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Are Plasma Natriuretic Peptide Levels Influenced by Automatic Pacemaker Algorithms for Ventricular Pacing Minimization?

Authors


  • Conflict of interest: C.K. has received lecture fees from Biotronik, Boston Scientific, Medtronic, Sorin, and St. Jude Medical; is or was an advisor to Biotronik, Sorin, and St. Jude Medical; and has performed clinical trials supported by Biotronik, Medtronic, Sorin, and St. Jude Medical. As of Jan 1, 2012, J.K. is employed by Boehringer Ingelheim Pharma GmbH & Co. KG. Other authors reported no potential conflicts of interest.

  • Funding source: The study was supported by Biotronik SE & Co KG (Woermannkehre 1, D-12359 Berlin, Germany).

Address for reprints: Priv.-Doz. Dr. med. Christof Kolb, Deutsches Herzzentrum München, Lazarettstr. 36, 80636 München, Germany. Fax: +49-89-1218-4593; e-mail: Kolb@dhm.mhn.de

Abstract

Background

Automatic atrioventricular search hysteresis (AVSH) is designed to reduce the cumulative percentage of potentially deleterious right ventricular apical pacing (VP%) in dual-chamber pacemakers. We investigated whether minimizing VP% by AVSH can, in turn, reduce ventricular wall stretching/stress, as assessed by plasma concentrations of the amino-terminal fragment of the pro-B-type natriuretic peptide (NT-proBNP).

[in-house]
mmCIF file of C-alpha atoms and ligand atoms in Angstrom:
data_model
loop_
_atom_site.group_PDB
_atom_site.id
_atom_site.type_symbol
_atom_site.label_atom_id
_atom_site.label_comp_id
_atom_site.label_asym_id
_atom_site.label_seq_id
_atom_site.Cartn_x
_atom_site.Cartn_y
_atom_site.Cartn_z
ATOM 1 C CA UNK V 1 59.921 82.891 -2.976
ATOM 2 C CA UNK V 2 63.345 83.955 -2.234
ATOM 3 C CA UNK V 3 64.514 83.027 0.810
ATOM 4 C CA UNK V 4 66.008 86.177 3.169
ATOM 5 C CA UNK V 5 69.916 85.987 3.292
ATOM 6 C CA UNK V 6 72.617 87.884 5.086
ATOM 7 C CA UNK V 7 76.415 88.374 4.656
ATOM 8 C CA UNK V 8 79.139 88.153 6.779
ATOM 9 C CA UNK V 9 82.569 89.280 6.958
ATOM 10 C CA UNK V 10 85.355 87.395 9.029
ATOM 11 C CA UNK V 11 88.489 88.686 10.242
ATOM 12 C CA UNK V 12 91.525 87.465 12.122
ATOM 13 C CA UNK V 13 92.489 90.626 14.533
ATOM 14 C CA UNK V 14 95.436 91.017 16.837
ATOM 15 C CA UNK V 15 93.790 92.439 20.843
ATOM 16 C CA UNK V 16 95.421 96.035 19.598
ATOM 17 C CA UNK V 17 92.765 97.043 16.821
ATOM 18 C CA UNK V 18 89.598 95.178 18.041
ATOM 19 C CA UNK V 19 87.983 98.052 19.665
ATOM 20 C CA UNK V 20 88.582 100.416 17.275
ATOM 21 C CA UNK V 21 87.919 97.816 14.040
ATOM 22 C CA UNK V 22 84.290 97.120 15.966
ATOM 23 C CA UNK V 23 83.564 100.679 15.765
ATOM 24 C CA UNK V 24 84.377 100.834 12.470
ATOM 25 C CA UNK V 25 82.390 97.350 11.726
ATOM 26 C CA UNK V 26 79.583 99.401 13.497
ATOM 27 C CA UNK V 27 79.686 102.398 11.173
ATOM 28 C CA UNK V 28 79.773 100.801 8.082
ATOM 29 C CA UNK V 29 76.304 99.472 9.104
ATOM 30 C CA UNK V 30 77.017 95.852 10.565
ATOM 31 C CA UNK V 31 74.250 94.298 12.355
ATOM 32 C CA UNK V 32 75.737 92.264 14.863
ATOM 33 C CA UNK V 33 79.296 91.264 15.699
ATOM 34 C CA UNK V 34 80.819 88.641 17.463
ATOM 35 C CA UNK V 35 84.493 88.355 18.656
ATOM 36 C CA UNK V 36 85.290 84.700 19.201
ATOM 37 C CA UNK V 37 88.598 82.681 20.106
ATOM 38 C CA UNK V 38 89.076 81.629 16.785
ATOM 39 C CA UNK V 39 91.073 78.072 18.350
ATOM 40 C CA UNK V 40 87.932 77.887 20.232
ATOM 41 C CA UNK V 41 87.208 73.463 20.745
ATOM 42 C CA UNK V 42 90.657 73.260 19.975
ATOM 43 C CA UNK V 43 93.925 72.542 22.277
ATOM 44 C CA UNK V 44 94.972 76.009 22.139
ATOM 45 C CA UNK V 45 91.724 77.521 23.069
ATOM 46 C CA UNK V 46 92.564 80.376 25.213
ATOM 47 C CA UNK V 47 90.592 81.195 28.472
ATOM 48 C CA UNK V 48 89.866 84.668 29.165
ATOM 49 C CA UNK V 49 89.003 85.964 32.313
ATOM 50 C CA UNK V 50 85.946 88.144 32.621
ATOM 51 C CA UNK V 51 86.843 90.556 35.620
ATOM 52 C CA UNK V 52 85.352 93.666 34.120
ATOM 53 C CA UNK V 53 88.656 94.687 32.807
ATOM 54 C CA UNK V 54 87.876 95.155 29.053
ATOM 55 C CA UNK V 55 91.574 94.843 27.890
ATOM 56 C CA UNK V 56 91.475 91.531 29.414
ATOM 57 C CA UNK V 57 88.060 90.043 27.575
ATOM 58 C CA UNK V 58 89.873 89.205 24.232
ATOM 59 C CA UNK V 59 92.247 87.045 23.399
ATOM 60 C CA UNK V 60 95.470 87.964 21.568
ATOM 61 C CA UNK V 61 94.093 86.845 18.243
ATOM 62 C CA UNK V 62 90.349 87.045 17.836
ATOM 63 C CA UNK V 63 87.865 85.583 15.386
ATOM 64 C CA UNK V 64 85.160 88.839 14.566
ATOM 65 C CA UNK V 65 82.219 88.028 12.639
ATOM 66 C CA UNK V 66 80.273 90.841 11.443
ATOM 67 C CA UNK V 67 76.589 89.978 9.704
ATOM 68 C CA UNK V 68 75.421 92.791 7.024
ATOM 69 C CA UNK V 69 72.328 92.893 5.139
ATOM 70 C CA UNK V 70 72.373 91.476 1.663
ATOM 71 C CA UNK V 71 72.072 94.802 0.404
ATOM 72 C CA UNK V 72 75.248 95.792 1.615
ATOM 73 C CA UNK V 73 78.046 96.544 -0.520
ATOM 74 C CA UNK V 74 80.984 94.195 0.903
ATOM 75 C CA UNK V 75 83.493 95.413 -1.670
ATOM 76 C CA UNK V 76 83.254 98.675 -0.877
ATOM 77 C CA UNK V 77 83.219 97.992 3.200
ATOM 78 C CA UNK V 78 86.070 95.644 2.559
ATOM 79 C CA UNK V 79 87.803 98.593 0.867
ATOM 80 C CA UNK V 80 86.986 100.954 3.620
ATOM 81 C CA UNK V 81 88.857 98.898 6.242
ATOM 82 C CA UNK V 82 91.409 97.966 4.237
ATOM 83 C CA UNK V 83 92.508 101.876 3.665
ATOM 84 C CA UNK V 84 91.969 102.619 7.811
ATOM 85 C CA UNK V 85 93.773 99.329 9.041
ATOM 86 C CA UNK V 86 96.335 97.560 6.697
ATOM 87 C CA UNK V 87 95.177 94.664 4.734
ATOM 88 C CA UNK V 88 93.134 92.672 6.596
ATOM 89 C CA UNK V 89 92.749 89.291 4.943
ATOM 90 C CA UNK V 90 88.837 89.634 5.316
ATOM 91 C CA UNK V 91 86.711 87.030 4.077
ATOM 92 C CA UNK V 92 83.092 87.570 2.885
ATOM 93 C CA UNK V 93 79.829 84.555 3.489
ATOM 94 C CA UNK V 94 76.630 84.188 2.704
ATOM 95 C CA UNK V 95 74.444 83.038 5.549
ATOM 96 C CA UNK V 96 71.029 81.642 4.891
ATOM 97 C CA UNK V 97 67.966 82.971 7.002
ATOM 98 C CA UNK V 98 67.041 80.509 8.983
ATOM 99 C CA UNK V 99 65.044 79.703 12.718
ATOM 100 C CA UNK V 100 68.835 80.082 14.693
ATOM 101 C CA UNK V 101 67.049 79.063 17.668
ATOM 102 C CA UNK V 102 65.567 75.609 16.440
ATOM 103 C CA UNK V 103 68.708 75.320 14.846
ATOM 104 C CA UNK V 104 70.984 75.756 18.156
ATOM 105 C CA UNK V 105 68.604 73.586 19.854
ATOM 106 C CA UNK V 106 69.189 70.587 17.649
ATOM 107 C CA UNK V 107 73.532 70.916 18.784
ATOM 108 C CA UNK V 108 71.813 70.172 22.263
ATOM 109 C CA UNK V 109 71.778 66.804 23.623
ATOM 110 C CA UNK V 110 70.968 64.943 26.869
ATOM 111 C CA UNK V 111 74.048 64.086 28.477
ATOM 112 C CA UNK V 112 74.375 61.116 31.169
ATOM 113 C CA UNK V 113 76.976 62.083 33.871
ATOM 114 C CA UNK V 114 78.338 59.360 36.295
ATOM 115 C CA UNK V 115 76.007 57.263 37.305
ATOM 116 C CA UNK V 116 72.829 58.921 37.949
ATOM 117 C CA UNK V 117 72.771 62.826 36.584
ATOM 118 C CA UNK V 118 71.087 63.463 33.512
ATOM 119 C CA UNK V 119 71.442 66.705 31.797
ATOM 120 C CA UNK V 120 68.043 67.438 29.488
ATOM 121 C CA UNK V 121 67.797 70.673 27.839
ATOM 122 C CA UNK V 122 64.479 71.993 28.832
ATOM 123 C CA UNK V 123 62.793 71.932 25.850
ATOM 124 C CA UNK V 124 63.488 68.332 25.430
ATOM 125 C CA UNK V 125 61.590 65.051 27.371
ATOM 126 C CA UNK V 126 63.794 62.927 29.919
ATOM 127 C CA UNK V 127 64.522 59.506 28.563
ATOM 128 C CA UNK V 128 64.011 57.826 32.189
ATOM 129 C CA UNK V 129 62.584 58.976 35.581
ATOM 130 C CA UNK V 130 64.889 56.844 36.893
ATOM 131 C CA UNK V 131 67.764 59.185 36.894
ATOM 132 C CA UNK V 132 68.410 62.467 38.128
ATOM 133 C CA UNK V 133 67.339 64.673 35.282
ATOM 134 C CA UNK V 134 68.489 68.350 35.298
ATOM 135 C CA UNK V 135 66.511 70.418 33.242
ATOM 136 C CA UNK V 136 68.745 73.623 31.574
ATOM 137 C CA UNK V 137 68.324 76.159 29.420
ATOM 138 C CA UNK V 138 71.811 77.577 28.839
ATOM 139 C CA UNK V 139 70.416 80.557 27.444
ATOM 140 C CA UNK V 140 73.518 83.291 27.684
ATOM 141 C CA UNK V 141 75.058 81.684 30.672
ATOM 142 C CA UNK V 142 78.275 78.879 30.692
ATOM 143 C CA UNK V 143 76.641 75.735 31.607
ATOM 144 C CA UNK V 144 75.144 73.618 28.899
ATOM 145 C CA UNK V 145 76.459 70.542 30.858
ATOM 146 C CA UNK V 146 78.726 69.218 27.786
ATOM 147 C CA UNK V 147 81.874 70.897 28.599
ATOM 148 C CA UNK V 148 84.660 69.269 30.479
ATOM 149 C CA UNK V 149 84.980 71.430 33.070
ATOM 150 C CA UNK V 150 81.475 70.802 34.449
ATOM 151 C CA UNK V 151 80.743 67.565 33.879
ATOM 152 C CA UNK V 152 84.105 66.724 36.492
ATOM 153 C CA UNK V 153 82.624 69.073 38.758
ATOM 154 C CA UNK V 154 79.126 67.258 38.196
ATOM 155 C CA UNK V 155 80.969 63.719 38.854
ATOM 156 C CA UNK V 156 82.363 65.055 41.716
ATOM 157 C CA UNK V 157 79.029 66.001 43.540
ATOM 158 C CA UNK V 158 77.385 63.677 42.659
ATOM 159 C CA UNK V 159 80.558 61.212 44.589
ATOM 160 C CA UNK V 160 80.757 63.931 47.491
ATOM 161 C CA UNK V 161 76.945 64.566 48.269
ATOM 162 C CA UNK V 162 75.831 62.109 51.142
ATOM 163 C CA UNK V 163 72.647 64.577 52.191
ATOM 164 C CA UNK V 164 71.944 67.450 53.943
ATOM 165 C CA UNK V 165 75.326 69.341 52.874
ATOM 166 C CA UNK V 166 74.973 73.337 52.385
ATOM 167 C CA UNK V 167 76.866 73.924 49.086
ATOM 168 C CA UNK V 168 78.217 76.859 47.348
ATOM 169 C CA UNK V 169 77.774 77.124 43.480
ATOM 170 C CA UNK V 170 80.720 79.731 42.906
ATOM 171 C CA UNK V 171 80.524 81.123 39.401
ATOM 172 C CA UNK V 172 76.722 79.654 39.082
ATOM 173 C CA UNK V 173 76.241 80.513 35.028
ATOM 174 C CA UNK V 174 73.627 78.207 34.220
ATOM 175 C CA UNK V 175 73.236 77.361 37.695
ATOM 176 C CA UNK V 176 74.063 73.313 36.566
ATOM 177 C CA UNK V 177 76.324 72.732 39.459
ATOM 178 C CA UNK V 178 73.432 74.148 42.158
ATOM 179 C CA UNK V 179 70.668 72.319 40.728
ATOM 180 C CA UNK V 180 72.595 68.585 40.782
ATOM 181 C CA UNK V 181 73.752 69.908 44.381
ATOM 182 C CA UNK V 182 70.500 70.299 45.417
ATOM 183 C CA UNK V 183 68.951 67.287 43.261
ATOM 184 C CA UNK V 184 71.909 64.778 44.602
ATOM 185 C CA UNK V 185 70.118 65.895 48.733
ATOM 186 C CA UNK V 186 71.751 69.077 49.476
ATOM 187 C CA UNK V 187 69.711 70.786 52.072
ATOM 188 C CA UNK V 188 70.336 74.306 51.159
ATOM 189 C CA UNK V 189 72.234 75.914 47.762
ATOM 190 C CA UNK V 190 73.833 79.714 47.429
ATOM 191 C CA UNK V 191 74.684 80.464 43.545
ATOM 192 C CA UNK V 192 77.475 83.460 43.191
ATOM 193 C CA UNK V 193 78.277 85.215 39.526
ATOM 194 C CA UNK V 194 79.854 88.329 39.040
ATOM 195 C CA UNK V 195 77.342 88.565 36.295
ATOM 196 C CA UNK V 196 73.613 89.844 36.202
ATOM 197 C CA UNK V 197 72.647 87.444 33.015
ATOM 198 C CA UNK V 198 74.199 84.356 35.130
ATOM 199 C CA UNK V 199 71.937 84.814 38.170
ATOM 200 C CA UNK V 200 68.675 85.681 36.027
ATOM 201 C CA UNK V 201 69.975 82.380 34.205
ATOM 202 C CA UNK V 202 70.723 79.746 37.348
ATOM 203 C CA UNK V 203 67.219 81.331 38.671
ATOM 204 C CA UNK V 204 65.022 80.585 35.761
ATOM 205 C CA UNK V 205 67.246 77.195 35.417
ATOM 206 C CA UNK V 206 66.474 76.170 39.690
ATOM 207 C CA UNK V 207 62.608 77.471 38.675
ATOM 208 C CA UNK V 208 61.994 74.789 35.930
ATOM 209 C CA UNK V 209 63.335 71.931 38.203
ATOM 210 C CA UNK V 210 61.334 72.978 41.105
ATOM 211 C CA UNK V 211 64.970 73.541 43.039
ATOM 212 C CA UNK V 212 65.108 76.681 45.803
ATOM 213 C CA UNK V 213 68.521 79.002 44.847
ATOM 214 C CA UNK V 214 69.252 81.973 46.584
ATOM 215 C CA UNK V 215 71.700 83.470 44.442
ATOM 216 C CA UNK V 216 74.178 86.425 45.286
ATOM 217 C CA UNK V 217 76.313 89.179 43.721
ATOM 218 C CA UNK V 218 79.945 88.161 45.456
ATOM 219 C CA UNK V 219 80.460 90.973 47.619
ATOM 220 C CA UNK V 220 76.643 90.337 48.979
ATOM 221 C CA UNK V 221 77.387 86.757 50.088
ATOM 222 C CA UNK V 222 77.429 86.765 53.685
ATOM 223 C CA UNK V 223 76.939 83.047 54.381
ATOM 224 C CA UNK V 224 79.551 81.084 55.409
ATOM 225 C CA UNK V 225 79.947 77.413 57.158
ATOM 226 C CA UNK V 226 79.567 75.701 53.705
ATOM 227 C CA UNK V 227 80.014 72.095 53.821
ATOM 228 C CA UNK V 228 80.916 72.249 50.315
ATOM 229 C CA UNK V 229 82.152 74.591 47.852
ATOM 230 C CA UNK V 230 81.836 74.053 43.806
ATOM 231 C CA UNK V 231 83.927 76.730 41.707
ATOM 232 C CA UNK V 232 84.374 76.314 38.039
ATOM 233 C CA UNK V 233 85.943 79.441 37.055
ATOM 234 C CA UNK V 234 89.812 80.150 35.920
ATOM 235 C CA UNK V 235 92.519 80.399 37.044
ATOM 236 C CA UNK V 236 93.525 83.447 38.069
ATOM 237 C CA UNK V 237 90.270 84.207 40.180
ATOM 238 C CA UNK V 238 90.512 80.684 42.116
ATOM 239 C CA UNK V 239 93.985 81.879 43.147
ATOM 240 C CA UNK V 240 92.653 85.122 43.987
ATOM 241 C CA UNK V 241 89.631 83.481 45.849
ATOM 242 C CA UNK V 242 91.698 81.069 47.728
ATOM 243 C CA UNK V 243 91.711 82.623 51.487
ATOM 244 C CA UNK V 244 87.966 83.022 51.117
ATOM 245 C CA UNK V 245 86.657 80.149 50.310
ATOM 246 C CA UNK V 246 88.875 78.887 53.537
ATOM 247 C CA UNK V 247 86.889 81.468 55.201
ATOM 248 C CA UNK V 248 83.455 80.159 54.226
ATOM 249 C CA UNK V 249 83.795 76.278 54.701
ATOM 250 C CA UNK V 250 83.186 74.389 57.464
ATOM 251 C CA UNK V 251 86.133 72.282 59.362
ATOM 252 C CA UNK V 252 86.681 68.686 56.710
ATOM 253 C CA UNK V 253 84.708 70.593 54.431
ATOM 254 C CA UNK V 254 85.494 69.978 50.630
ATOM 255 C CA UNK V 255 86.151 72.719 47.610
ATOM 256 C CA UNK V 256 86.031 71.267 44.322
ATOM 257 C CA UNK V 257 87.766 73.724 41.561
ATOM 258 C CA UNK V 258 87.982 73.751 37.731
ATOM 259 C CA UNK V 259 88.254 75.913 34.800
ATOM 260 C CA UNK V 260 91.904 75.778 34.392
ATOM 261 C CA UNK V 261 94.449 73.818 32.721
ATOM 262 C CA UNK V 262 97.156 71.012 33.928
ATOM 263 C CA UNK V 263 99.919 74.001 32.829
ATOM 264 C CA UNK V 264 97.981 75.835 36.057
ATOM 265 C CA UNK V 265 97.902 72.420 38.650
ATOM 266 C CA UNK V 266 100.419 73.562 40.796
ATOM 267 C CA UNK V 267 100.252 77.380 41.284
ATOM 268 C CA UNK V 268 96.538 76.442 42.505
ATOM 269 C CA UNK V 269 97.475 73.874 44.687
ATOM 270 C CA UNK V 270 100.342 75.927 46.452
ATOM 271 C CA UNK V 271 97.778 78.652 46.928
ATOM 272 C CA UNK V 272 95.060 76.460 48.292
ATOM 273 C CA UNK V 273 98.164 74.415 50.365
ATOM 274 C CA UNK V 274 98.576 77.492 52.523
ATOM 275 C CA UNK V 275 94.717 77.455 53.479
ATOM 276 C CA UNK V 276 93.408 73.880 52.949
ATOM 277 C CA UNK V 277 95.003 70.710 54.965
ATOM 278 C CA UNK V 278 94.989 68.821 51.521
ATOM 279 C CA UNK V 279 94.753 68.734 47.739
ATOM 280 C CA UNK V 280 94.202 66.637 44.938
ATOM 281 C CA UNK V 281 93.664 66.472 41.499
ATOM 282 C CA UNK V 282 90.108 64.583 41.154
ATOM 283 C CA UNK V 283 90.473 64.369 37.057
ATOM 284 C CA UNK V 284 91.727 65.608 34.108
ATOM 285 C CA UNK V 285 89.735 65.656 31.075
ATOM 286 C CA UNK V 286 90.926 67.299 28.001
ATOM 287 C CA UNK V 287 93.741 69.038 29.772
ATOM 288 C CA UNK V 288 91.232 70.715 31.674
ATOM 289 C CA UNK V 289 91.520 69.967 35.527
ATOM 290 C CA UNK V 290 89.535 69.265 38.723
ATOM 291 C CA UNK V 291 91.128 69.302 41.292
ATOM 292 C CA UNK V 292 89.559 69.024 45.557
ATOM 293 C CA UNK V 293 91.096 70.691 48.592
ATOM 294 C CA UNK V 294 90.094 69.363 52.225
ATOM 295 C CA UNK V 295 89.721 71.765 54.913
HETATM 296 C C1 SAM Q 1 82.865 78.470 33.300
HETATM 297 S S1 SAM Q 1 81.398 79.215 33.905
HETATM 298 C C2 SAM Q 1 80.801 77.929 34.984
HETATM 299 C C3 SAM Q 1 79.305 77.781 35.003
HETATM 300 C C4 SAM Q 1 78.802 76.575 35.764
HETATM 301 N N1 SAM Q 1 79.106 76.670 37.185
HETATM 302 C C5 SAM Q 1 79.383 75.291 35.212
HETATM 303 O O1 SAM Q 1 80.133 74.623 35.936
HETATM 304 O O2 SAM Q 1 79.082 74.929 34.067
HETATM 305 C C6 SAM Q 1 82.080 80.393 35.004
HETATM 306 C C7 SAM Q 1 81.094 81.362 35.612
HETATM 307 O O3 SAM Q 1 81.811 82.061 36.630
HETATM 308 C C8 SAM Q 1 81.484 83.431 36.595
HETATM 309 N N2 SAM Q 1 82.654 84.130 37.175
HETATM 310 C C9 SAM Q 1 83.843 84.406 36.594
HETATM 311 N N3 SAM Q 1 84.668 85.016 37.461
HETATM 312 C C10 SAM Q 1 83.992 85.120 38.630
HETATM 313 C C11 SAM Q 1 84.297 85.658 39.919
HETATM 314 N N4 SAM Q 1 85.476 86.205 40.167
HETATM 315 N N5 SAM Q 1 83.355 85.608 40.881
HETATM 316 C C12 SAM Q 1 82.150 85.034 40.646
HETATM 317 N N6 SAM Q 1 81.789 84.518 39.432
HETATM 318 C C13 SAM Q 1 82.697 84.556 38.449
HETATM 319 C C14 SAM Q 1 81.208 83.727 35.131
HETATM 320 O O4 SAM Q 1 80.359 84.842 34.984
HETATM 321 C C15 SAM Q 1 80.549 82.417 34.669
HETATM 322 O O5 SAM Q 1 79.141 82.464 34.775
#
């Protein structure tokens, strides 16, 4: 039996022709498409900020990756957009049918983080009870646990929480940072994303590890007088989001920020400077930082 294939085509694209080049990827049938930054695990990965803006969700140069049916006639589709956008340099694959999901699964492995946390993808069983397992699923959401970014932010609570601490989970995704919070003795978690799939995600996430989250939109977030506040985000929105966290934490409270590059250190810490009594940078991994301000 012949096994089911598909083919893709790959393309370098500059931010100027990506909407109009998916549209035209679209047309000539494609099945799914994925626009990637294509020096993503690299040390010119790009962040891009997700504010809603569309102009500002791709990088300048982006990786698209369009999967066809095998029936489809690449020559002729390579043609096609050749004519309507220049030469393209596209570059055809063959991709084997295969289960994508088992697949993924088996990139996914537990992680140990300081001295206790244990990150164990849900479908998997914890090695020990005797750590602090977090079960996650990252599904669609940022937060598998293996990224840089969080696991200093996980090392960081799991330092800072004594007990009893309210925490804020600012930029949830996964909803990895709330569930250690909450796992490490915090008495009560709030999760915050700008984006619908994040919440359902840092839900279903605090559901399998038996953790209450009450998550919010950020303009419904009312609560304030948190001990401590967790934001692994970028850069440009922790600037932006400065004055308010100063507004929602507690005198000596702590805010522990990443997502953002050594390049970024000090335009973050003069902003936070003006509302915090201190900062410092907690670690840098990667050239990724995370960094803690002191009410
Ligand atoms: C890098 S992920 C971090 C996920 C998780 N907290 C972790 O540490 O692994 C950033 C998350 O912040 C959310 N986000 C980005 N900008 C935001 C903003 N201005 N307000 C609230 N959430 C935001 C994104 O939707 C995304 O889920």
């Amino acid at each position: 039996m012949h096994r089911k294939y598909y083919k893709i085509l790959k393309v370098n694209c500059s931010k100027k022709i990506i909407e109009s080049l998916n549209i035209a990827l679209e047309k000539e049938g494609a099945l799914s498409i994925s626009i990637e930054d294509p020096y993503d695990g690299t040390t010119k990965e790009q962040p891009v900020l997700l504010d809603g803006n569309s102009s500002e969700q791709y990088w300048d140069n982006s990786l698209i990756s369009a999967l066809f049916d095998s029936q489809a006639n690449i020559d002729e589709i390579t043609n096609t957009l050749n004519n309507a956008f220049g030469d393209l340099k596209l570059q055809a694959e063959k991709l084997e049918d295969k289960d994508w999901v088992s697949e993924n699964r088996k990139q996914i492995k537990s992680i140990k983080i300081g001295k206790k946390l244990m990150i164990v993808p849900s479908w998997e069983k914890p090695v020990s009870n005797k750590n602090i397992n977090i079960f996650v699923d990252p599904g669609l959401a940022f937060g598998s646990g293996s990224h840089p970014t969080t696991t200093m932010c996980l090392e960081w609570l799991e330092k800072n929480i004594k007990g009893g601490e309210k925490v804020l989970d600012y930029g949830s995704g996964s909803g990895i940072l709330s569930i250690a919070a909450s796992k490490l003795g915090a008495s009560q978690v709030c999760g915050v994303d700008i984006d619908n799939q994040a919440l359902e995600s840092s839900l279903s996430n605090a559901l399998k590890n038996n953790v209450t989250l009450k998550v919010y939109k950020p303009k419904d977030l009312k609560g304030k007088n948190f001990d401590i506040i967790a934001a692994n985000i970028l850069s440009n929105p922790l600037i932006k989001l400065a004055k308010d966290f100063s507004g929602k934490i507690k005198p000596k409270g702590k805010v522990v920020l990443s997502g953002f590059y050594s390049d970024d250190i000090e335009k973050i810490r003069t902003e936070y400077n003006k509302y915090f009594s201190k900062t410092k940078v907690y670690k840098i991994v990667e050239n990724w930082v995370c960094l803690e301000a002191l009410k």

Methods

After dual-chamber pacemaker implantation in 81 patients (age: 69 ± 11 years; males: 55.6%), the fixed atrioventricular delay of 225 ms was programmed and AVSH was turned off for 1 month. The patients were thereafter randomly assigned to standard AVSH for 1 month, followed by an enhanced AVSH for another month, or vice versa. At the 1-, 2-, and 3-month follow-ups, VP% values were retrieved from the pacemaker memory, and venous blood samples were taken for NT-proBNP measurements.

Results

Both standard and enhanced AVSH reduced the median VP% value from 38.5% (for the fixed atrioventricular delay) to 2.1% (P < 0.001). However, plasma NT-proBNP concentrations for the fixed atrioventricular delay (median, 253 pg/mL), standard AVSH (225 pg/mL), and enhanced AVSH (276 pg/mL) did not differ significantly on the intrapatient basis (paired Wilcoxon tests) between any pair of these modalities.

Conclusion

Minimizing ventricular pacing by AVSH during 1 month had no influence on plasma NT-proBNP levels (i.e., ventricular wall stretching/stress) compared with a constant, moderately prolonged atrioventricular delay.

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